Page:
Spatial Politics and Transient Migrant Workers in Global-City Singapore

Hosted by the Saw Swee Hock Southeast Asia Centre

Online public event


Professor Brenda Yeoh

Professor Brenda Yeoh

Raffles Professor of Social Sciences, National University of Singapore


Professor Hyun Bang Shin

Professor Hyun Bang Shin

Professor of Geography and Urban Studies and Director of Saw Swee Hock Southeast Asia Centre, LSE

LSE Saw Swee Hock Southeast Asia Centre hosted a public lecture, chaired by SEAC Director Prof. Hyun Bang Shin on 9th March 2021. Prof. Brenda S.A. Yeoh (Raffles Professor of Social Sciences, National University of Singapore) spoke on 'Spatial Politics and Transient Migrant Workers in Global-City Singapore'.

Lecture abstract

Traditional research on migration has often privileged more permanent forms of migration and related issues of settlement, adaptation and assimilation in western cities. Shifting attention to the cities of Asia, however, migrant spatial concentrations operate differently under prevailing temporary migration regimes. The presence of transient migrants on time-structured work contracts has paradoxically become a permanent feature of globalizing cities in Asia, and a compelling force in driving urban diversity, as well as the fear of diversity. By focusing on the context of Singapore as a globalising city-state where over a million low-waged transient migrant workers  live and work, I examine two sets of conjoined processes underpinning the spatial politics of non-integration in Singapore: (a) enclavisation, or the formation of ‘weekend enclaves’, ‘migrant hotspots’ or gathering grounds as co-national social spaces of support and comfort zones of co-ethnic belonging; and (b) enclosure as a set of containment measures to restrict migrant workers’ mobility in public spaces. I close with a discussion on the impact of the COVID-19 pandemic on these processes of enclavisation and enclosure.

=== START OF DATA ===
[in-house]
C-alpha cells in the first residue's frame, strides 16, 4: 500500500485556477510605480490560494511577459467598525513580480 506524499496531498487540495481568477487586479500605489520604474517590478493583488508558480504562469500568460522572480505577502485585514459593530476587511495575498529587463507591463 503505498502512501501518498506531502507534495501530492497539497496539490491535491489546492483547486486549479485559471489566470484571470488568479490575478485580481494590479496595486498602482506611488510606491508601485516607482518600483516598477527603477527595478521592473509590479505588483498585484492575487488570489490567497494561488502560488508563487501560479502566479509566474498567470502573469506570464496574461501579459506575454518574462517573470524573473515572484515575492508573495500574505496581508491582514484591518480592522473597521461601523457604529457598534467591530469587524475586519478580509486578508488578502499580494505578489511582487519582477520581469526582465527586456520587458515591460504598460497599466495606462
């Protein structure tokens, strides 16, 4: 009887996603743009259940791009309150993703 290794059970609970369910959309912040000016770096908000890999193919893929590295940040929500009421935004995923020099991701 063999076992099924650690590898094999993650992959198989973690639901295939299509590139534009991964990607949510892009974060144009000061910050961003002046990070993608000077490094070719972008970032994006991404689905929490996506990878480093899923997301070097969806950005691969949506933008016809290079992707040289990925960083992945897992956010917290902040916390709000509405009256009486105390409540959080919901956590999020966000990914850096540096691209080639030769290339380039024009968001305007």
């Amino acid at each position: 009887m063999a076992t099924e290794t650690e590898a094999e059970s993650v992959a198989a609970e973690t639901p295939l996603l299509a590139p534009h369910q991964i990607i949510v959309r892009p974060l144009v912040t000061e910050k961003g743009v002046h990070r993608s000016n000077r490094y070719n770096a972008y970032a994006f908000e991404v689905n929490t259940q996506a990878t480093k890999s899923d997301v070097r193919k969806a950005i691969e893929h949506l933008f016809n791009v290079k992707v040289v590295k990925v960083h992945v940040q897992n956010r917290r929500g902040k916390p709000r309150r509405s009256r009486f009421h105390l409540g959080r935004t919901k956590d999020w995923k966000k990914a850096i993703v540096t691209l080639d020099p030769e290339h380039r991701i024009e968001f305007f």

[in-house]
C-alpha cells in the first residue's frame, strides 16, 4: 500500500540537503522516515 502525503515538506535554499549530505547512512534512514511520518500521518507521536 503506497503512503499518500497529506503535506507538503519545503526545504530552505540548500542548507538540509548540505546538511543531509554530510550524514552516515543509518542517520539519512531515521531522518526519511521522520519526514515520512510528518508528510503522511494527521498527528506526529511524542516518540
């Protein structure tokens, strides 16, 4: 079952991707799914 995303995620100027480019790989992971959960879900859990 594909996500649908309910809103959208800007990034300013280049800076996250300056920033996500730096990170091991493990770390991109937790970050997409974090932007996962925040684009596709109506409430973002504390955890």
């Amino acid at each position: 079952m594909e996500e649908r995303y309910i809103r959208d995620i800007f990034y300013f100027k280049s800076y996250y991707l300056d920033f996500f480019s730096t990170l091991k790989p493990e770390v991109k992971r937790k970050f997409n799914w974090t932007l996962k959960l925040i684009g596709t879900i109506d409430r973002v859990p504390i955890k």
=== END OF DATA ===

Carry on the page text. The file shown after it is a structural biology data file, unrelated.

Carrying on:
Speaker & Chair biographies

  • Prof. Brenda S.A. Yeoh is Raffles Professor of Social Sciences, National University of Singapore (NUS) and Research Leader, Asian Migration Cluster, at NUS’ Asia Research Institute. Her research interests in Asian migrations span themes including gender, social reproduction and care migration; skilled migration and cosmopolitanism; higher education and international student mobilities; and marriage migrants and cultural politics. She has published widely in geography and migration studies journals and her recent books include Handbook of Asian Migrations (Routledge, 2018 with G. Liu-Farrer) and Student Mobilities and International Education in Asia (Palgrave Macmillan, 2020, with R. Sidhu and K.C. Ho).
  • Prof. Hyun Bang Shin is Professor of Geography and Urban Studies at the London School of Economics and Political Science and directs the LSE Saw Swee Hock Southeast Asia Centre. His research centres on the critical analysis of the political economy of speculative urbanisation, gentrification and displacement, urban spectacles, and urbanism with particular attention to Asian cities. His books include Planetary Gentrification (Polity, 2016), Neoliberal Urbanism, Contested Cities and Housing in Asia (Palgrave Macmillan, 2019), Exporting Urban Korea? Reconsidering the Korean Urban Development Experience (Routledge, 2021), and The Political Economy of Mega Projects in Asia: Globalization and Urban Transformation (Routledge, forthcoming). He is Editor of the International Journal of Urban and Regional Research, and is also a trustee of the Urban Studies Foundation.



A video of this seminar is available to watch at Facebook.

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Banner image is from UN Women/Staton Winter.


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